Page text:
Happy New Year, everybody! Feliz Año Nuevo!
A new biography seeks to change that.
This month, Carlos Blanton released "George I. Sanchez: The Long Fight for Mexican American Integration." He's hoping the biography finally places the Latino scholar in his proper place among civil rights giants.
A project that took more than a decade, Blanton wrote the book after combing through previously unknown letters, writings and materials to reconstruct the life of a man who was at the center of some of most important civil rights moments in history.
"I started this book only thinking of him as a cultural scholar," said Blanton, a history professor at Texas A&M University. "Then, I found a civil rights activist."
Sanchez was born in Albuquerque in 1906. At 16, he worked as a public school teacher at a small rural school in Yrisarri, New Mexico. He became superintendent of the Bernalillo County school district six years later.
That experience sparked his mission to reform the state's educational system, particularly IQ testing of Latinos and American Indians, which he viewed as racially biased. Eventually, Sanchez became what would be equivalent to the state's deputy secretary of education.
His 1940 classic "Forgotten People" was one of the first studies to document how Hispanics were losing land and influence to poverty and white encroachment. The book drew attention from the University of Texas, which eventually offered Sanchez a job as an education professor.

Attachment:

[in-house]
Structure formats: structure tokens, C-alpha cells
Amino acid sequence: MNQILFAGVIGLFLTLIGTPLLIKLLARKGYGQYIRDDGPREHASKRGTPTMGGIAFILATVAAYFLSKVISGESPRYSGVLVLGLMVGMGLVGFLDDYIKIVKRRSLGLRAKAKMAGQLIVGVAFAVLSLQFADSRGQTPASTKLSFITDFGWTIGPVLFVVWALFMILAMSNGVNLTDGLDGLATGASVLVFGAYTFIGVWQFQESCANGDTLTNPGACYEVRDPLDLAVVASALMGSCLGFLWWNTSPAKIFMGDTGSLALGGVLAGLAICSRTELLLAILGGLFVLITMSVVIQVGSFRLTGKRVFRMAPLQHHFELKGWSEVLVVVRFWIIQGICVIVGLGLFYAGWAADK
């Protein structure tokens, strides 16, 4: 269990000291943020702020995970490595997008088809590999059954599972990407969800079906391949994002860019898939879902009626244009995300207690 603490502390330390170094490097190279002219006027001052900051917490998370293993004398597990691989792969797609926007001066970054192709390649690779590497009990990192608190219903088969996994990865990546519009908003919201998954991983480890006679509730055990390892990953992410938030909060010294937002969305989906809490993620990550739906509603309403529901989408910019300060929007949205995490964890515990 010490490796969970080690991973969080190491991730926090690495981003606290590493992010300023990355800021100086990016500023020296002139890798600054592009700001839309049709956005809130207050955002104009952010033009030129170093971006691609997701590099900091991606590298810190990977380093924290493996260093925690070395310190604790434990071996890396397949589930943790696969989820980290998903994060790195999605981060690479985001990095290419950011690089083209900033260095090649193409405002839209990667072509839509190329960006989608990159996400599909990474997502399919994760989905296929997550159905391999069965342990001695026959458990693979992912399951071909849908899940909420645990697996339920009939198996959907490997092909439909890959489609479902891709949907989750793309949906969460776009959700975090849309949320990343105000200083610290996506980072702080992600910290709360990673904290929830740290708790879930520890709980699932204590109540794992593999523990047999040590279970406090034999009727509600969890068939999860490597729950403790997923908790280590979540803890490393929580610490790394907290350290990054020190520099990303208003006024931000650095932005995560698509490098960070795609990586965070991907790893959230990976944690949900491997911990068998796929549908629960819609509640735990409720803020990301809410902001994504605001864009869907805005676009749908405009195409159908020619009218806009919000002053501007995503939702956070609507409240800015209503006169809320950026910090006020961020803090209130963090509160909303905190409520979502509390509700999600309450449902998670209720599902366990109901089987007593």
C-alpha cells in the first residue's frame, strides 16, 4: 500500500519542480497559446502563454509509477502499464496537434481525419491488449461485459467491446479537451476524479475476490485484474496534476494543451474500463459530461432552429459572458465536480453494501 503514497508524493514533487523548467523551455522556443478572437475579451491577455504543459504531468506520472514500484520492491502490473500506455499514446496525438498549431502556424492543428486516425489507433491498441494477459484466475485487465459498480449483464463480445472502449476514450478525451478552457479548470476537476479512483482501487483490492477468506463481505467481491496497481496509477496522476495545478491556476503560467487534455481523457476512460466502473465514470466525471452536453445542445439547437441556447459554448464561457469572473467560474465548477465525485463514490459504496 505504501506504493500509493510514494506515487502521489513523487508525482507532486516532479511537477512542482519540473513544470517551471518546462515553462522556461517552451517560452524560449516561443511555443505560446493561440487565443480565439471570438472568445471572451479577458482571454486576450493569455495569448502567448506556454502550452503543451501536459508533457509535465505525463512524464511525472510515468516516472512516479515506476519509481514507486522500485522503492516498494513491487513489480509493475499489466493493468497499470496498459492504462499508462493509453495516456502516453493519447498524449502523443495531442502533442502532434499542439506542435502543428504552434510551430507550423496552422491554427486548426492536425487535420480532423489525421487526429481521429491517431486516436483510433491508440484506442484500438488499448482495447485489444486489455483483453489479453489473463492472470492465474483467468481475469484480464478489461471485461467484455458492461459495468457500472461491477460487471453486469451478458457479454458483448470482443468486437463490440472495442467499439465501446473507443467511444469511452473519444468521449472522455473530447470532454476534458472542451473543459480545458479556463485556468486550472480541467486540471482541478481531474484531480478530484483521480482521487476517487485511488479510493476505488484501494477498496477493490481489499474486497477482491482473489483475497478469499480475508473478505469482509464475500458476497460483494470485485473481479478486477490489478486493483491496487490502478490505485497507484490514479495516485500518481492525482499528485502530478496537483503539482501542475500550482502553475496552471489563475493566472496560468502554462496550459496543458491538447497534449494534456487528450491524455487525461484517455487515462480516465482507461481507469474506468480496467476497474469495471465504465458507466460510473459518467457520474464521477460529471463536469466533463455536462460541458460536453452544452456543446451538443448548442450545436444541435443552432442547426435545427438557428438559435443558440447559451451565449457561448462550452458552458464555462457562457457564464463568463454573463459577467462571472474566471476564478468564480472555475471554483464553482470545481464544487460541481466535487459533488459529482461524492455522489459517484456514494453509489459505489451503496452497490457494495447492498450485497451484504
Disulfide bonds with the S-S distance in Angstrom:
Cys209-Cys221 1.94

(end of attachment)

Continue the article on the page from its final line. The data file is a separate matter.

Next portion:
There, Sanchez wrote other books, became a national president of the League of United Latin American Citizens and corresponded with lead NAACP attorney and future Supreme Court Justice Thurgood Marshall on desegregation strategy. He wrote presidents, challenged politicians and spoke out against discrimination of blacks and Latinos.
"He did not shy away," Blanton said. "He knew that he was sacrificing a lot but he kept at it because he knew it was important."
The biography is the first detailed account of Sanchez, who died in 1972. Often called the "dean of Mexican American studies," there are a dozen or so schools in Texas and California named in honor of Sanchez. However, there is none in his birth-state of New Mexico.
His granddaughter Cindy Kennedy, 51, a Santa Fe teacher, believes the book will introduce her grandfather to a new generation who unknowingly benefited from his work.
"He has been forgotten and I think it's about time he gets recognized," Kennedy said.
And maybe, she said, a school in New Mexico soon will be named in his honor.
The Sanchez book follows last year's release of a biopic on farmworker union leader Cesar Chavez. The books come at a time when some Latinos writers are calling for more biographies of Latino civil rights icons such as lawyer John J. Herrera or labor leader Emma Tenayuca.
"We are still, in a lot of ways, in an era of discovery," Blanton said. "There is so much more material for us to uncover."